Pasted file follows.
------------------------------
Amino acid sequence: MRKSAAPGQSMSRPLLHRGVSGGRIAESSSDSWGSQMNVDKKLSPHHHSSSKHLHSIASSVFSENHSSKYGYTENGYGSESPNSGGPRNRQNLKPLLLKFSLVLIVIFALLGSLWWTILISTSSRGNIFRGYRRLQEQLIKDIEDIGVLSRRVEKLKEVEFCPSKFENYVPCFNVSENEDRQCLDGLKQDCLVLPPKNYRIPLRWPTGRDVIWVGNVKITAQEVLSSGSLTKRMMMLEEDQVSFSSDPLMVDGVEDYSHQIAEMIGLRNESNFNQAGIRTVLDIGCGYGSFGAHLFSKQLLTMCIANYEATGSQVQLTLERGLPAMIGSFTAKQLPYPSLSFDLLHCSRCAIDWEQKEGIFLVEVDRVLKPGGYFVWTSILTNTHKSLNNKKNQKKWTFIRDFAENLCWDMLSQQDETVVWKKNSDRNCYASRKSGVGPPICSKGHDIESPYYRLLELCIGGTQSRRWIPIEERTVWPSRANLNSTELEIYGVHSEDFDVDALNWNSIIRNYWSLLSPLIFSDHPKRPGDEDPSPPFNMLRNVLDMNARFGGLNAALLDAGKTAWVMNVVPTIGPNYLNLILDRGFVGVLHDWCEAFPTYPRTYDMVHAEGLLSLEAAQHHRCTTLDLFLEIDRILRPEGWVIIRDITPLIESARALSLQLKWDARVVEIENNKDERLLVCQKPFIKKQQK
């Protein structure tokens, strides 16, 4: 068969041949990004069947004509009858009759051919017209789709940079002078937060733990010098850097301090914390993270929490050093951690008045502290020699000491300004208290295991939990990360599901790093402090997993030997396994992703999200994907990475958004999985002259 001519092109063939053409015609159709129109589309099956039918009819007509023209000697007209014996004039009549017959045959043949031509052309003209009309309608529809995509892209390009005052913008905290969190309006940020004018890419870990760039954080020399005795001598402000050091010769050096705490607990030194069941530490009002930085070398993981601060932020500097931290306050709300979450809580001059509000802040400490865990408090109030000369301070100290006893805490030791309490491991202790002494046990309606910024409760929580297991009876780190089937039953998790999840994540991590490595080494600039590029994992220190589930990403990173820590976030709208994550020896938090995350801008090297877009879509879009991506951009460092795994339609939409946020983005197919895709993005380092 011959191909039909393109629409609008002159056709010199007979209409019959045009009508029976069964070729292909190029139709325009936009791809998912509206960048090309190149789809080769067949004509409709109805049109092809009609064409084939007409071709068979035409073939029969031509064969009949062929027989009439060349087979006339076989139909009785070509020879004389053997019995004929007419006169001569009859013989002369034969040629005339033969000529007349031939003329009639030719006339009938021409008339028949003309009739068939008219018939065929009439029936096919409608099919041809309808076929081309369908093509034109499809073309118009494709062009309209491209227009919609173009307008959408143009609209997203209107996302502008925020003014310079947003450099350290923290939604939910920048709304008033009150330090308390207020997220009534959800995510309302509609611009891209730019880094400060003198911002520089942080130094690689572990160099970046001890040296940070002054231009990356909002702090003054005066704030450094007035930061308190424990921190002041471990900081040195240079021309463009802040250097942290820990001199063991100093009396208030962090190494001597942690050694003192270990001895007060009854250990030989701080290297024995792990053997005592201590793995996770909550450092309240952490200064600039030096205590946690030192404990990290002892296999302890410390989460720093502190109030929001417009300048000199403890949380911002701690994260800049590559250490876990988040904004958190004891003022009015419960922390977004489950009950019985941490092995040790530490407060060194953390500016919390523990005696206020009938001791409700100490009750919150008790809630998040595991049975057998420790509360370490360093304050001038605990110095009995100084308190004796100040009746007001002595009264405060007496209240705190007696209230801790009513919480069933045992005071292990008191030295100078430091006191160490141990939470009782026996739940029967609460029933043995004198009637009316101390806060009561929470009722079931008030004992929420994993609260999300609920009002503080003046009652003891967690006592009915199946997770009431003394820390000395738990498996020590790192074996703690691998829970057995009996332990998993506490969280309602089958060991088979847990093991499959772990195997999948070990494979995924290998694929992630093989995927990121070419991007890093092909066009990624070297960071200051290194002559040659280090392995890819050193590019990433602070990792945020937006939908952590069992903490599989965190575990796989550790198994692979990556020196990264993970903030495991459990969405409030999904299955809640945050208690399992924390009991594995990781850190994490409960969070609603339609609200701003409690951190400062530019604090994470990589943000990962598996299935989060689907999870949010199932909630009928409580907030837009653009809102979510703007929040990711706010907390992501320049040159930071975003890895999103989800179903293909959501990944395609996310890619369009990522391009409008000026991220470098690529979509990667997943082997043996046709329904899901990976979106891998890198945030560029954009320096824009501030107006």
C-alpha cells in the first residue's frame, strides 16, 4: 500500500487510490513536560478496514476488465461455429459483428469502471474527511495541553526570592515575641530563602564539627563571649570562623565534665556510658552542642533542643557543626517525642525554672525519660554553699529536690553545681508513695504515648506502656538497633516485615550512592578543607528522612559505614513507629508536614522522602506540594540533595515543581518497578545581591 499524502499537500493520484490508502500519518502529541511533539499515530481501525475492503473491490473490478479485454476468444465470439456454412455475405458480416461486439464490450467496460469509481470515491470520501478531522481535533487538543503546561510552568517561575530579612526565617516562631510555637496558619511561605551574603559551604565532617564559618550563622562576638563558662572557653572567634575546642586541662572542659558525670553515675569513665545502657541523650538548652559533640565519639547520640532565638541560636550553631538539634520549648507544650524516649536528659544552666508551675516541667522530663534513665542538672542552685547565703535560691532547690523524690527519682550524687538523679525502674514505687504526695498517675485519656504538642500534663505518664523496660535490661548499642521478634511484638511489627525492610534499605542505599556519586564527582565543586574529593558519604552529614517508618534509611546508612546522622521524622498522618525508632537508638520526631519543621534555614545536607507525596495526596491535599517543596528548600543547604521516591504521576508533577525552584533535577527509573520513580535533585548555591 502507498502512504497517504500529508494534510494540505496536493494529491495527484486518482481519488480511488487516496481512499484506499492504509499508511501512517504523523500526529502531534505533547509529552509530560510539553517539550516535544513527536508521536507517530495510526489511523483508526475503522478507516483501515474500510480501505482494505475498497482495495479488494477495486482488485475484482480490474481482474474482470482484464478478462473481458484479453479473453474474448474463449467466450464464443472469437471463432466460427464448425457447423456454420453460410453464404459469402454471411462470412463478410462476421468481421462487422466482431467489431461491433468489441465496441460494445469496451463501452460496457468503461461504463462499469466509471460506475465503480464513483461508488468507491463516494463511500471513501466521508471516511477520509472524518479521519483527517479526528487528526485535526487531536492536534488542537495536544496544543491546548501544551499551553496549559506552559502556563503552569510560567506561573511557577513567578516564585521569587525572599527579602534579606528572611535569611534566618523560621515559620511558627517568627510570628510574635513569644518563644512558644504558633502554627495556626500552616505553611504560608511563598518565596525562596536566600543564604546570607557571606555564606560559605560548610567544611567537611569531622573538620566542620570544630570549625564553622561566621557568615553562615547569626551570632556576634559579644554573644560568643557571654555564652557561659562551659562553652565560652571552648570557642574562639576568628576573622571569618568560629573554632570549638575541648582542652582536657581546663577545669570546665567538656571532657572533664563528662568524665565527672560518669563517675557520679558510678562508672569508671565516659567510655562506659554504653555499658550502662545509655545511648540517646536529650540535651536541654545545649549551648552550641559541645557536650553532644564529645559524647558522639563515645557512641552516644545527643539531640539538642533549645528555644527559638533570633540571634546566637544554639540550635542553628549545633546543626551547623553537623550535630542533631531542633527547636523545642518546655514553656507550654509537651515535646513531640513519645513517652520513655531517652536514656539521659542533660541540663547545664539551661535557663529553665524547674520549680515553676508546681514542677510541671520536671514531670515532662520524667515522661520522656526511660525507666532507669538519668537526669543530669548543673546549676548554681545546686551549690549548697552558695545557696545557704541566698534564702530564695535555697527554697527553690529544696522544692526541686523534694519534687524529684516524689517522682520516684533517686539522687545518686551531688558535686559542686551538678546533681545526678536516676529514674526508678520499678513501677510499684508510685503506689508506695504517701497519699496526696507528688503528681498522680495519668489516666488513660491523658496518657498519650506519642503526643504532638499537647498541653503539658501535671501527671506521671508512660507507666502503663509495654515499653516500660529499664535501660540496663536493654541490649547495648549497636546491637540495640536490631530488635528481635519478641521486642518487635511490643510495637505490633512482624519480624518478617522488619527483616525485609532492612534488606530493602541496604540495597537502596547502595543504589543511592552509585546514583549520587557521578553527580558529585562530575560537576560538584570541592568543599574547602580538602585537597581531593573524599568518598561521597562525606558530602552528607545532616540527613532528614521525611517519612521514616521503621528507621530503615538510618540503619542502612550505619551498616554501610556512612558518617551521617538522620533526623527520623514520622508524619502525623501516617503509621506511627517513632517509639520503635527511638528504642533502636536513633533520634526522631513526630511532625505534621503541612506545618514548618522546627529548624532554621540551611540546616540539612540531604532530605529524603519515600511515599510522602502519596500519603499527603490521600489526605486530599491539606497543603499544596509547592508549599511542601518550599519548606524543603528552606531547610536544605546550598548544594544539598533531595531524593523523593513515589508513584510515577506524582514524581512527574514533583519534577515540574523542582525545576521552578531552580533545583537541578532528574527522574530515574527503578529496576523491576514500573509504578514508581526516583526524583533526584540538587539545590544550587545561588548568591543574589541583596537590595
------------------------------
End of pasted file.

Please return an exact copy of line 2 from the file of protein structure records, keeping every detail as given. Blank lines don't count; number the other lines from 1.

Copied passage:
């Protein structure tokens, strides 16, 4: 068969041949990004069947004509009858009759051919017209789709940079002078937060733990010098850097301090914390993270929490050093951690008045502290020699000491300004208290295991939990990360599901790093402090997993030997396994992703999200994907990475958004999985002259 001519092109063939053409015609159709129109589309099956039918009819007509023209000697007209014996004039009549017959045959043949031509052309003209009309309608529809995509892209390009005052913008905290969190309006940020004018890419870990760039954080020399005795001598402000050091010769050096705490607990030194069941530490009002930085070398993981601060932020500097931290306050709300979450809580001059509000802040400490865990408090109030000369301070100290006893805490030791309490491991202790002494046990309606910024409760929580297991009876780190089937039953998790999840994540991590490595080494600039590029994992220190589930990403990173820590976030709208994550020896938090995350801008090297877009879509879009991506951009460092795994339609939409946020983005197919895709993005380092 011959191909039909393109629409609008002159056709010199007979209409019959045009009508029976069964070729292909190029139709325009936009791809998912509206960048090309190149789809080769067949004509409709109805049109092809009609064409084939007409071709068979035409073939029969031509064969009949062929027989009439060349087979006339076989139909009785070509020879004389053997019995004929007419006169001569009859013989002369034969040629005339033969000529007349031939003329009639030719006339009938021409008339028949003309009739068939008219018939065929009439029936096919409608099919041809309808076929081309369908093509034109499809073309118009494709062009309209491209227009919609173009307008959408143009609209997203209107996302502008925020003014310079947003450099350290923290939604939910920048709304008033009150330090308390207020997220009534959800995510309302509609611009891209730019880094400060003198911002520089942080130094690689572990160099970046001890040296940070002054231009990356909002702090003054005066704030450094007035930061308190424990921190002041471990900081040195240079021309463009802040250097942290820990001199063991100093009396208030962090190494001597942690050694003192270990001895007060009854250990030989701080290297024995792990053997005592201590793995996770909550450092309240952490200064600039030096205590946690030192404990990290002892296999302890410390989460720093502190109030929001417009300048000199403890949380911002701690994260800049590559250490876990988040904004958190004891003022009015419960922390977004489950009950019985941490092995040790530490407060060194953390500016919390523990005696206020009938001791409700100490009750919150008790809630998040595991049975057998420790509360370490360093304050001038605990110095009995100084308190004796100040009746007001002595009264405060007496209240705190007696209230801790009513919480069933045992005071292990008191030295100078430091006191160490141990939470009782026996739940029967609460029933043995004198009637009316101390806060009561929470009722079931008030004992929420994993609260999300609920009002503080003046009652003891967690006592009915199946997770009431003394820390000395738990498996020590790192074996703690691998829970057995009996332990998993506490969280309602089958060991088979847990093991499959772990195997999948070990494979995924290998694929992630093989995927990121070419991007890093092909066009990624070297960071200051290194002559040659280090392995890819050193590019990433602070990792945020937006939908952590069992903490599989965190575990796989550790198994692979990556020196990264993970903030495991459990969405409030999904299955809640945050208690399992924390009991594995990781850190994490409960969070609603339609609200701003409690951190400062530019604090994470990589943000990962598996299935989060689907999870949010199932909630009928409580907030837009653009809102979510703007929040990711706010907390992501320049040159930071975003890895999103989800179903293909959501990944395609996310890619369009990522391009409008000026991220470098690529979509990667997943082997043996046709329904899901990976979106891998890198945030560029954009320096824009501030107006």